Dear Cornell Dining,
This semester, I have found that the muffin selection in most of the campus eateries has been substantially less diverse than in the past. This morning, I intended to take advantage of the Jumbo Muffin Deal in Duffield’s Mattin’s Cafe but found that all that was available were the following flavors: Chocolate Chip, Chocolate Chocolate Chip and Blueberry.
Now, don’t get me wrong, these are all pretty tasty. However, the first ingredient in these, as well as in the Butter Rum, Peaches and Cream and most other varieties, is "vanilla creme cake mix" (aside, of course, from the chocolate chocolate chip, which had "chocolate creme cake mix" instead).
I am a bit of a baker myself and can confidently tell you that cake mix makes CUPCAKES and most assuredly not muffins. Now I would normally go for a Banana Nut or Pumpkin muffin in this case, but only because their slightly-healthier cousins, the Bran muffin and the Sunrise (is that what it’s called? It has carrots in it.) have not surfaced even once this year.*
You can see my problem here, dearest managing chef. I would really love to take advantage of the awesome Jumbo Muffin Combo. On the other hand, I would really like something with a little bit of fiber in it so that I a.) don’t feel hungry again in half an hour b.) take a little bit longer to eat it in the first place, and c.) avoid the massive sugar rush and low-grade self-loathing that comes from eating a cupcake the size of a softball.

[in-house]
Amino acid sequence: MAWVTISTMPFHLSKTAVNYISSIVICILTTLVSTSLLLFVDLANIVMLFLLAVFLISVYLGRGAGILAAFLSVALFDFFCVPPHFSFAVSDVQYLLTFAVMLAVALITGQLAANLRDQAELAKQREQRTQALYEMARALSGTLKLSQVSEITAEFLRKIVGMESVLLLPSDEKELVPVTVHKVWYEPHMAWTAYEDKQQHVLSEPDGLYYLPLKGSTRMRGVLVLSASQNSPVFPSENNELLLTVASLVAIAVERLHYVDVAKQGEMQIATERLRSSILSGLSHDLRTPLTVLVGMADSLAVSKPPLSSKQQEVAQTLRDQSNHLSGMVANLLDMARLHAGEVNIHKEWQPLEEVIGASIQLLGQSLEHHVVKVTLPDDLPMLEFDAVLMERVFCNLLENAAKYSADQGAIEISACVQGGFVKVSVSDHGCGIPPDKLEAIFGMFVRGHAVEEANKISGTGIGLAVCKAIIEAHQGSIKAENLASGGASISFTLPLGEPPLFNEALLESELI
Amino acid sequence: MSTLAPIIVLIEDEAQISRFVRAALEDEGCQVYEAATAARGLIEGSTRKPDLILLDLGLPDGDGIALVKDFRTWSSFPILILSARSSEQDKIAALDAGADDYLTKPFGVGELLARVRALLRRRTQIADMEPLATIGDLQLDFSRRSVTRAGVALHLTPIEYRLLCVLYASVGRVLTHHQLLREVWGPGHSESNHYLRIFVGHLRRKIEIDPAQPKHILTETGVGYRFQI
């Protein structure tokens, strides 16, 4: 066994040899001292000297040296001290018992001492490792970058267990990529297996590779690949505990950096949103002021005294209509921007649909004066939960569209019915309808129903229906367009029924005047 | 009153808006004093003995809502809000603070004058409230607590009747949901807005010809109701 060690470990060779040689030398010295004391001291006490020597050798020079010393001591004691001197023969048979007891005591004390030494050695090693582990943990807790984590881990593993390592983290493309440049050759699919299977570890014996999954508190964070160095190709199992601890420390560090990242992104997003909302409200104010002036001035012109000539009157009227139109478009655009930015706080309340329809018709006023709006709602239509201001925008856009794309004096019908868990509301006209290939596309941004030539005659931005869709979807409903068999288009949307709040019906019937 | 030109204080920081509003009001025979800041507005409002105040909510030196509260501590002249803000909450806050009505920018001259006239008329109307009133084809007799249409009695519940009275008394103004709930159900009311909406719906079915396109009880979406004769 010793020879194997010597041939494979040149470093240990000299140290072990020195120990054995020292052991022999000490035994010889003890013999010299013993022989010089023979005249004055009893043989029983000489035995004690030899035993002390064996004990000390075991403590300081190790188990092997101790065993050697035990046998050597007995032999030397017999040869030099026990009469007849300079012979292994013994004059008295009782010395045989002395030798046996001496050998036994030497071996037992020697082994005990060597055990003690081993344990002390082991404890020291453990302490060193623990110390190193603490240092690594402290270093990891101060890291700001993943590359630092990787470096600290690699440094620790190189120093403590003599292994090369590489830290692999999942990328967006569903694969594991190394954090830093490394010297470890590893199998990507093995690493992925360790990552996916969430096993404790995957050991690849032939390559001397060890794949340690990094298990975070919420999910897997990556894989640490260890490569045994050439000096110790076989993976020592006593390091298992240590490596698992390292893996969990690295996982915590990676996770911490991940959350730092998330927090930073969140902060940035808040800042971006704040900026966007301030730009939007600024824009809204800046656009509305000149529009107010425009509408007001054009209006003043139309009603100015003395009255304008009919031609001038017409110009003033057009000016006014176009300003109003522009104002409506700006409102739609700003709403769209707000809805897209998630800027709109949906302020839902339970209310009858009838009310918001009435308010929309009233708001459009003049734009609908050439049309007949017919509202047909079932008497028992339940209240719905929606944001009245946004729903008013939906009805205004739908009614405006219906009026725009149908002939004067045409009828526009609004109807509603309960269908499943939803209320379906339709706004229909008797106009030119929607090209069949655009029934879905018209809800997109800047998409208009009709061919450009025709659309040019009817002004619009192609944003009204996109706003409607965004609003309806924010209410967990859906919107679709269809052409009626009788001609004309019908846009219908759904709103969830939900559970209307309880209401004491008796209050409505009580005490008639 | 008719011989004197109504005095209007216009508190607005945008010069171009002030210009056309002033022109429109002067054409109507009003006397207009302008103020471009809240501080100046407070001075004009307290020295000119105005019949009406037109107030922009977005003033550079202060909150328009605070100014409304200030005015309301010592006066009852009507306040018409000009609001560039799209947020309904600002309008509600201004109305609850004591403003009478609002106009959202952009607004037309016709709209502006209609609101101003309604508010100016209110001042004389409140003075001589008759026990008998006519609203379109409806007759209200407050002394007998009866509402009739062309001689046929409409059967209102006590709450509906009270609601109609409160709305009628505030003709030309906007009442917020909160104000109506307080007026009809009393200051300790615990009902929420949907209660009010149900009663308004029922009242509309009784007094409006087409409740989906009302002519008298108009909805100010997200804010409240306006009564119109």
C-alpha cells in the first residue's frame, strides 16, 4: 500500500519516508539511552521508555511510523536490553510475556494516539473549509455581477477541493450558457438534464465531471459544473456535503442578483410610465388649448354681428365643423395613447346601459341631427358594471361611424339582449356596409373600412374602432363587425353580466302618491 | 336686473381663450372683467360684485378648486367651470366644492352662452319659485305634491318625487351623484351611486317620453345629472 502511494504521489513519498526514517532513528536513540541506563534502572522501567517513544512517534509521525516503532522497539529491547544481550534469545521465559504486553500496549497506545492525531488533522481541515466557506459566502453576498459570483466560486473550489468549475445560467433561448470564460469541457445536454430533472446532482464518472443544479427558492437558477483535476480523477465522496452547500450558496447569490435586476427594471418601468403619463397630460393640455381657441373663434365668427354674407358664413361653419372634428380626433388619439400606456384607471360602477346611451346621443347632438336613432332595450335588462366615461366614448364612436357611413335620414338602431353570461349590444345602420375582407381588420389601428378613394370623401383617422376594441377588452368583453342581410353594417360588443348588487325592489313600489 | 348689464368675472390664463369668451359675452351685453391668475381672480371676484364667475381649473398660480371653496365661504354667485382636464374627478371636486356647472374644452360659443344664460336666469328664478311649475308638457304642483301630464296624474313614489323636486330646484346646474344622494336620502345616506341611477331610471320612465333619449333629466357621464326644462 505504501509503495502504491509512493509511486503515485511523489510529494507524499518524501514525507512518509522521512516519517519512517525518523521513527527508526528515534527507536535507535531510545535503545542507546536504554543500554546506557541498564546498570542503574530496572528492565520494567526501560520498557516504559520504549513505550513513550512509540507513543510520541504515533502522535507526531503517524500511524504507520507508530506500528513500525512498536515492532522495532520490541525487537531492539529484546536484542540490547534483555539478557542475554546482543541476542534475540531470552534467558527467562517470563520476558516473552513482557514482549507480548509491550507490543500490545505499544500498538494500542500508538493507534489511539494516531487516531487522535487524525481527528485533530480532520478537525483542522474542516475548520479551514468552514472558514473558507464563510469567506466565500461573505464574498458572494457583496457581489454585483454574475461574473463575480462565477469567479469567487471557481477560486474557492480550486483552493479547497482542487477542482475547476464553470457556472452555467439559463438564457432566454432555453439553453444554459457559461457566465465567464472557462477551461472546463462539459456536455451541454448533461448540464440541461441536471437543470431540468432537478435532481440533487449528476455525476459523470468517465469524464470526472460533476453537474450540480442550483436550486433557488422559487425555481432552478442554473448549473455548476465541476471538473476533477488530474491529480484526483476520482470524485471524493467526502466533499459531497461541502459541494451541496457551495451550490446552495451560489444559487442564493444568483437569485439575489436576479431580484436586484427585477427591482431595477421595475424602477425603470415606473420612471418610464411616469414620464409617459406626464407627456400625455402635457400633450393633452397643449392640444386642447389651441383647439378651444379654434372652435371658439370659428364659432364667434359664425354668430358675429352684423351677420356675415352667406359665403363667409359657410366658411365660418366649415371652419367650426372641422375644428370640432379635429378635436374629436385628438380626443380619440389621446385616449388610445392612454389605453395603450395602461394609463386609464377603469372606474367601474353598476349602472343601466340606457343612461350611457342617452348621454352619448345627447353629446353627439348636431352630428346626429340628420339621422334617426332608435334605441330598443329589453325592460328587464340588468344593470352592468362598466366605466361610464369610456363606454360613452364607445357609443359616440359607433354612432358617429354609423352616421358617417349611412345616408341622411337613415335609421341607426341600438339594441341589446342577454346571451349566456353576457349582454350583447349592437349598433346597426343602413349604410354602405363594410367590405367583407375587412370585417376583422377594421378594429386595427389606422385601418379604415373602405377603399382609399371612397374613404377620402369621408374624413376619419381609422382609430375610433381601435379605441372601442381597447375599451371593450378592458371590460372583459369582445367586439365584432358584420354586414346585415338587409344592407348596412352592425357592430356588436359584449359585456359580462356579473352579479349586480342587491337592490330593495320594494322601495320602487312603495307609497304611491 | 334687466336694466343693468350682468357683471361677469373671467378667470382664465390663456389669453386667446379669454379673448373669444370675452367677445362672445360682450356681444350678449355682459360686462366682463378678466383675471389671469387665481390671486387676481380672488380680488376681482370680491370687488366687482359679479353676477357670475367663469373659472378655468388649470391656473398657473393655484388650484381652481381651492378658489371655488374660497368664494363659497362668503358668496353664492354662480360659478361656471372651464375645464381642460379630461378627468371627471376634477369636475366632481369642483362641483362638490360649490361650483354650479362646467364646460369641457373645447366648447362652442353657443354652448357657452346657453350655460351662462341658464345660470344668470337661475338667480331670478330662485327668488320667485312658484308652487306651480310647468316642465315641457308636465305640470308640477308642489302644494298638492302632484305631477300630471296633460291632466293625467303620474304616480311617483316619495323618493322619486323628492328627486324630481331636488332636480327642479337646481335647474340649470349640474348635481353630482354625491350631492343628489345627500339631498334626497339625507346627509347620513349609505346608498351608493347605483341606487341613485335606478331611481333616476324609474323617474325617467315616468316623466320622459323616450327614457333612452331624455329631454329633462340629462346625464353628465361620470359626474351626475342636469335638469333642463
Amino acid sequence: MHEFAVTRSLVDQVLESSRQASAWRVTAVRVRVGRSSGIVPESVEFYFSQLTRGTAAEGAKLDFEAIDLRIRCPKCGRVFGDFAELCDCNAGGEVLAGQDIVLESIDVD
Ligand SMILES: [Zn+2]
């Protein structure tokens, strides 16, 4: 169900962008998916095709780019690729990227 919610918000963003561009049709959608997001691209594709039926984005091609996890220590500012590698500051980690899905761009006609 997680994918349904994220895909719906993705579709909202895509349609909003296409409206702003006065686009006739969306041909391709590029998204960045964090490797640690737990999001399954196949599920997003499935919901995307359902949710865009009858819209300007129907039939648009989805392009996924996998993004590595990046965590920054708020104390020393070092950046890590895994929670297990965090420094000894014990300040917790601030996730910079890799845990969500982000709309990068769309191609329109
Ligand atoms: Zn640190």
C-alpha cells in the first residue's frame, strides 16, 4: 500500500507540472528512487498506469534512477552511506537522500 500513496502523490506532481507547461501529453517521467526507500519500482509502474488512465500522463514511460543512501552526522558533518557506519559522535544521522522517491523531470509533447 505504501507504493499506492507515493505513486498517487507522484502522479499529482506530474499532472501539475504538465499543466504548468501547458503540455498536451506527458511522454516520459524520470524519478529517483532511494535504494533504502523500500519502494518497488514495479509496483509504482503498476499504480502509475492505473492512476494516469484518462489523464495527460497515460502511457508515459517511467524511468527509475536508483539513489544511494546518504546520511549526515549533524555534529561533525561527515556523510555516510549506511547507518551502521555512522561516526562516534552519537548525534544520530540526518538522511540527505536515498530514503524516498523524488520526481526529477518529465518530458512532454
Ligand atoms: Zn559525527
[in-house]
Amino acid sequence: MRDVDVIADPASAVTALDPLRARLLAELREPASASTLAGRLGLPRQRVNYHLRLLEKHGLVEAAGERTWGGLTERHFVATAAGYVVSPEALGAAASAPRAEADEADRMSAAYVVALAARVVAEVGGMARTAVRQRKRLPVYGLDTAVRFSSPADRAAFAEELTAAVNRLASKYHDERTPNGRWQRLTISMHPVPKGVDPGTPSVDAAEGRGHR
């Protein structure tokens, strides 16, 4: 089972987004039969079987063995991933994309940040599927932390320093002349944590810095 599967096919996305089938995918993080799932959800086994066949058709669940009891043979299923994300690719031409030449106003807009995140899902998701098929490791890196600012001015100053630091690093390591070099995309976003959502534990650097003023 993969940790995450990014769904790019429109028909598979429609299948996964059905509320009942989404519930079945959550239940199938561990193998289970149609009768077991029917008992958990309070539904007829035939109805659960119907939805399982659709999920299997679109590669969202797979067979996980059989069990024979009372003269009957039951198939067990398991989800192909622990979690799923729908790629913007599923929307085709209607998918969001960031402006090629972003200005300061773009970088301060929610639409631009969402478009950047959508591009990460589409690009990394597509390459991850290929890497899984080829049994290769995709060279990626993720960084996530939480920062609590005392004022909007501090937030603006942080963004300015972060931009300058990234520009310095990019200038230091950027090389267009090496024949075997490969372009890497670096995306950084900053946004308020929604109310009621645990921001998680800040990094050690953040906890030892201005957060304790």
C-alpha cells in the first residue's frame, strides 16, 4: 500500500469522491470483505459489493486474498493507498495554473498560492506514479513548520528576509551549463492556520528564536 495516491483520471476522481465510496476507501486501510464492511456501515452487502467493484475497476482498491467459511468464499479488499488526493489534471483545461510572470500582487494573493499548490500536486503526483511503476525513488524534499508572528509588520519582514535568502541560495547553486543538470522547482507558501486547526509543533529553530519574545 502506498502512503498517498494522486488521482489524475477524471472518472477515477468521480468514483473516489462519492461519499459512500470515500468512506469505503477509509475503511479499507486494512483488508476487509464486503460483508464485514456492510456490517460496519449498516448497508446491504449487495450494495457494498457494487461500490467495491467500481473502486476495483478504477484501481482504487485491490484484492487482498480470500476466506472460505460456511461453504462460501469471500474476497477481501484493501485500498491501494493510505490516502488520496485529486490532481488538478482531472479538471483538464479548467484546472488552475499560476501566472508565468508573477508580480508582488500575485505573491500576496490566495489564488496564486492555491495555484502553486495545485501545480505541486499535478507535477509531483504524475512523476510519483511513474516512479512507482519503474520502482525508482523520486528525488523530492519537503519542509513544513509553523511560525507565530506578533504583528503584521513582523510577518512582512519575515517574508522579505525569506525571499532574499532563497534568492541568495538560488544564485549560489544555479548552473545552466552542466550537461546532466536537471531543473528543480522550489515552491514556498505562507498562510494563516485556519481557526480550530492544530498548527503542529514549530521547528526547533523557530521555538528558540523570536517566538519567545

Trust me, I understand that the pastry shelf is generally not the place to look for healthy options.
But I also know from experience that substituting whole wheat bread flour (which, in bulk, is insignificantly more expensive than white flour) for white gives many baked goods a dense, satisfying crumb.
Whole grains take longer to digest and to chew and sit a bit heavier in the stomach. This means that you could reduce the size of the cupcakes (née muffins) and offset the flour cost quite comprehensively.
I see the bran jumbo muffin as the absent king of the baked goods that Cornell Dining puts out. Sure, this muffin was a little bit smaller than the others — maybe it was a little bit less glamorous, perhaps even with a slight old-man stigma, but that thing sure packed a wallop. I could practically feel my iron count going up whenever I ate one.
Most of all, though, I would really like to see a re-labeling movement. Referring to a clod of chocolate cake embedded with chocolate chips as a muffin marginalizes both muffin-positive sentiments and cupcake empowerment.
Simply crowning a cupcake with sugar crystals rather than icing that does not strip it of its dessert status.
Rigging the system so that the single most economically sound breakfast decision is coffee and cake whispers of a sinister under-the-table deal between the dining office and the fitness centers.
I understand that the university’s economic belt-tightening has forced a necessary reduction in muffin beta-testing. Streamlining the variety of baked goods almost certainly topped the Bain & Co. list of money-saving changes for Cornell. But making giant cupcakes the most effective way of controlling the BRB burn is eerily reminiscent of the lack of inexpensive, healthful foods in the supermarkets of poor neighborhoods.
In summary, what should muffins really be made of? Sugar? No. Spice? Closer.
*Editor’s Note: Also, what happened to the Mint Chocolate Chip muffins? We love them. Please bring them back — we’re begging you.